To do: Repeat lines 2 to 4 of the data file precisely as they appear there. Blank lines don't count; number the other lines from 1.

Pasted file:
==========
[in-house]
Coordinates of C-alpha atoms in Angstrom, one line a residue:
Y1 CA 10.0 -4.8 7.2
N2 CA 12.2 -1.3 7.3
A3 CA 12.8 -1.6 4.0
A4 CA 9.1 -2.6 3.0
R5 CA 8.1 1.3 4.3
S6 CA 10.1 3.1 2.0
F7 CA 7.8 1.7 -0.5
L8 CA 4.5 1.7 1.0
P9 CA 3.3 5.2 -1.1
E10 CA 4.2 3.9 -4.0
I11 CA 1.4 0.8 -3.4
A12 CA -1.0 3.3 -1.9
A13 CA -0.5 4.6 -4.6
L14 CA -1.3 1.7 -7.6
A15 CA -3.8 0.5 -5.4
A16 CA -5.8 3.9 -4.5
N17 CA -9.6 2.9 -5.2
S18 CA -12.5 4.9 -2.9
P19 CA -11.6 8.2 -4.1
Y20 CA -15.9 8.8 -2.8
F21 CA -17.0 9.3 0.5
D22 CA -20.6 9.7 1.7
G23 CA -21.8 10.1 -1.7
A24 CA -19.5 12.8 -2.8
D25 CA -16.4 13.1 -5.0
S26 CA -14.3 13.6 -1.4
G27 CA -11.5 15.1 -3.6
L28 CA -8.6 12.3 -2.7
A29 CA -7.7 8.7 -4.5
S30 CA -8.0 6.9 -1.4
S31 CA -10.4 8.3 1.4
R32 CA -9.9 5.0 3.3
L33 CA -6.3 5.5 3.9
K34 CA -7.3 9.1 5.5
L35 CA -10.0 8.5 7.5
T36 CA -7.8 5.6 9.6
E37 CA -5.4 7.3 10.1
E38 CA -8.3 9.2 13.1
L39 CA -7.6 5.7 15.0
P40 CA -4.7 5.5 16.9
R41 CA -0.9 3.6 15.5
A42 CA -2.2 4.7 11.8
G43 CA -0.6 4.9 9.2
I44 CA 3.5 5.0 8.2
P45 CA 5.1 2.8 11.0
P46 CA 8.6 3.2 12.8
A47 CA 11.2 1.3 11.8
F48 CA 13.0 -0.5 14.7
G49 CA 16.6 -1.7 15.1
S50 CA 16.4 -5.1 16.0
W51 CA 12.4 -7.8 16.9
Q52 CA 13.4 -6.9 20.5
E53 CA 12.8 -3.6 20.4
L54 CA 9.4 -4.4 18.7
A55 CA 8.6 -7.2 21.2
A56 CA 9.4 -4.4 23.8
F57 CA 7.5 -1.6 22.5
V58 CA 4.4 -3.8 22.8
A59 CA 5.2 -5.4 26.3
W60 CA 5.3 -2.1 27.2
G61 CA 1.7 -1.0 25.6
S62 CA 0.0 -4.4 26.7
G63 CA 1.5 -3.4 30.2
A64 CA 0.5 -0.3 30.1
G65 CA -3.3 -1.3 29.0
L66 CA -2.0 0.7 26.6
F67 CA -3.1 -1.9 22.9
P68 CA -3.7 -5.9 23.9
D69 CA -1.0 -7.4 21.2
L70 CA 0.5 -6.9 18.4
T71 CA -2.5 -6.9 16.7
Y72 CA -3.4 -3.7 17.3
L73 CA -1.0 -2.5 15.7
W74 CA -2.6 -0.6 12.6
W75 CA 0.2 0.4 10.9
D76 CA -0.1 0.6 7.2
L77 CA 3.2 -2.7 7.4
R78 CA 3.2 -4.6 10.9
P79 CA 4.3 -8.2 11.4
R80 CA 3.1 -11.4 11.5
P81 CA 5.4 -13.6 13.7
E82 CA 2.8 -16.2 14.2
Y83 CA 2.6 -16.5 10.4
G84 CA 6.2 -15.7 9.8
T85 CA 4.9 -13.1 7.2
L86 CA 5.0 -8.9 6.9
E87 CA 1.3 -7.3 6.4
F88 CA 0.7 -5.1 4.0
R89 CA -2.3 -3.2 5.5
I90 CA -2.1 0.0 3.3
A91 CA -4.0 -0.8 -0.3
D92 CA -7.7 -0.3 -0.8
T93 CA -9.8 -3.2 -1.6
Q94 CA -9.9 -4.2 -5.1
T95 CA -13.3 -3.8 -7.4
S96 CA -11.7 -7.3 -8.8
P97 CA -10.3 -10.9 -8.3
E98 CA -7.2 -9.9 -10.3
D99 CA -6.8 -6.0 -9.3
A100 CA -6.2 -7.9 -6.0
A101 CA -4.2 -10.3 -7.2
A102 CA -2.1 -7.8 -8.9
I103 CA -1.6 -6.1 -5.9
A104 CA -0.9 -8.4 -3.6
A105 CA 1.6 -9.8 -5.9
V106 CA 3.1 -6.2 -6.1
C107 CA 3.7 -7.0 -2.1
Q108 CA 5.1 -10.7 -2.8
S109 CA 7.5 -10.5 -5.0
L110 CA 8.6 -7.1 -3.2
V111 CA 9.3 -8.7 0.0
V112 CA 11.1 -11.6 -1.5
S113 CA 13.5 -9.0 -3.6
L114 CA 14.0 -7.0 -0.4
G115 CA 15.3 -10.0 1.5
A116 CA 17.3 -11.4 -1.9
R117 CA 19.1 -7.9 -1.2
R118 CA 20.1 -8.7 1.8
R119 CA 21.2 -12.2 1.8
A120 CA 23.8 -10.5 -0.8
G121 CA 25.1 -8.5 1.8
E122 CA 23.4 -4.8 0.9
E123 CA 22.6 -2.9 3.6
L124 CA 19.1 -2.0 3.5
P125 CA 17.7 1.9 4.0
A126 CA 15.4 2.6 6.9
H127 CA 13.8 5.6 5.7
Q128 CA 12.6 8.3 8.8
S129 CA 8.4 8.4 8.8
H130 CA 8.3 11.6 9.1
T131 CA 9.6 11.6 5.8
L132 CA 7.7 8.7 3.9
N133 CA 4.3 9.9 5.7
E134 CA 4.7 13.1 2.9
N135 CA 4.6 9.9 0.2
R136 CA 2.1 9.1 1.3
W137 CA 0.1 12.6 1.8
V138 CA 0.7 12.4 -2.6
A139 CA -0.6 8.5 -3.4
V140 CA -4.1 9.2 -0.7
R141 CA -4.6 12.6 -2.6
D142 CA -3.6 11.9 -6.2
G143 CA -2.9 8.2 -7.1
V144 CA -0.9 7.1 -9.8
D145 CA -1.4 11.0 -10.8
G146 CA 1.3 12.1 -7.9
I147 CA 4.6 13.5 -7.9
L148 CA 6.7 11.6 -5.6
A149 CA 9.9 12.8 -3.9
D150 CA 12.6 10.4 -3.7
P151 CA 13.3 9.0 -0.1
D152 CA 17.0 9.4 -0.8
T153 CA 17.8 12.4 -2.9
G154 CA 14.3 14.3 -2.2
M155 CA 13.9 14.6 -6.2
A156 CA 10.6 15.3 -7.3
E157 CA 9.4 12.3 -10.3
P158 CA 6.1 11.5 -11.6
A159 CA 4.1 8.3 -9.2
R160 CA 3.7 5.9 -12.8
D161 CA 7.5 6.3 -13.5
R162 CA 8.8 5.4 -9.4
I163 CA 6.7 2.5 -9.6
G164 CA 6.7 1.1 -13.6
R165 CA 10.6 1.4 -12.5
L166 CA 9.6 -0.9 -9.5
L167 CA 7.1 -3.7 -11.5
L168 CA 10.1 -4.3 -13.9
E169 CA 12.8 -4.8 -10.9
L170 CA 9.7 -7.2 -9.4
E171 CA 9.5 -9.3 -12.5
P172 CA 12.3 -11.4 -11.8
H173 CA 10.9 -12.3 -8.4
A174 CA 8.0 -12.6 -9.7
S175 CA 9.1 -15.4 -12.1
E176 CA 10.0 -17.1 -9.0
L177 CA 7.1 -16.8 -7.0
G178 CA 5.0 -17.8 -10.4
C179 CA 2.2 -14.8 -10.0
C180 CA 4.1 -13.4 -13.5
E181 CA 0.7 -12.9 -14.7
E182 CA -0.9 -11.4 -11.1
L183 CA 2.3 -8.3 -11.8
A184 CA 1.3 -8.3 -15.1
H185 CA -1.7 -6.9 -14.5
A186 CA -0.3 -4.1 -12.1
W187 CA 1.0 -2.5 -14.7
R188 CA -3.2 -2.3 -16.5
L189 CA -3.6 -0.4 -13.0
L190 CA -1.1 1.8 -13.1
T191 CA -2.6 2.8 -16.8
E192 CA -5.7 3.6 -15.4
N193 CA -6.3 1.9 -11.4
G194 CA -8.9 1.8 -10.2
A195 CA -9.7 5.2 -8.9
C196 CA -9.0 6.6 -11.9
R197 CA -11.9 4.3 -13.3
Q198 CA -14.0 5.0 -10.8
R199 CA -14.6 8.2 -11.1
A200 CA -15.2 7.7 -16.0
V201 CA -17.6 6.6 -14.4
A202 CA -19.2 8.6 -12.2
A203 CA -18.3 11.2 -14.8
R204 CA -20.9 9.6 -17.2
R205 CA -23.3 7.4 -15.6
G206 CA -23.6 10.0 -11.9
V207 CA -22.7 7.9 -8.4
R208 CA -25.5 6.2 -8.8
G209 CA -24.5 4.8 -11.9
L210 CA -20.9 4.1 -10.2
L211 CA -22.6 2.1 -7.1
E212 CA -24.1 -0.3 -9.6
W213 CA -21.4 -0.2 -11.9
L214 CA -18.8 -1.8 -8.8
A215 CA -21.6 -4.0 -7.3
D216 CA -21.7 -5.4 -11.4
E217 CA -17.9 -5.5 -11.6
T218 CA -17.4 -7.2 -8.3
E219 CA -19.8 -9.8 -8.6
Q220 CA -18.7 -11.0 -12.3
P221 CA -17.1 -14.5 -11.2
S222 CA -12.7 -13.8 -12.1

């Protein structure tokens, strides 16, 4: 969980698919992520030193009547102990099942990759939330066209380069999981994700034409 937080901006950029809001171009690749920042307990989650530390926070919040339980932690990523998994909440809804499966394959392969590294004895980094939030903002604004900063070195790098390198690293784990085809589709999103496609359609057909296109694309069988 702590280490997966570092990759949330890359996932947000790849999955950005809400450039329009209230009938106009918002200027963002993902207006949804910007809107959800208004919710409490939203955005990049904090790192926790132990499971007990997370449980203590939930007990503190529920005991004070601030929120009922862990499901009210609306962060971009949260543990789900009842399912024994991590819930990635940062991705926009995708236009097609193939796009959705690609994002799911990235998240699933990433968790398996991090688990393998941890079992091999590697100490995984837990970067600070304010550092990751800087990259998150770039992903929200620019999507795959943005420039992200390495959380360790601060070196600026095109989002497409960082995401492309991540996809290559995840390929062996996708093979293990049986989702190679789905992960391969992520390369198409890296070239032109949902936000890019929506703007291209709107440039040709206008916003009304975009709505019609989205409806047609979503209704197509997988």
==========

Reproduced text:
Coordinates of C-alpha atoms in Angstrom, one line a residue:
Y1 CA 10.0 -4.8 7.2
N2 CA 12.2 -1.3 7.3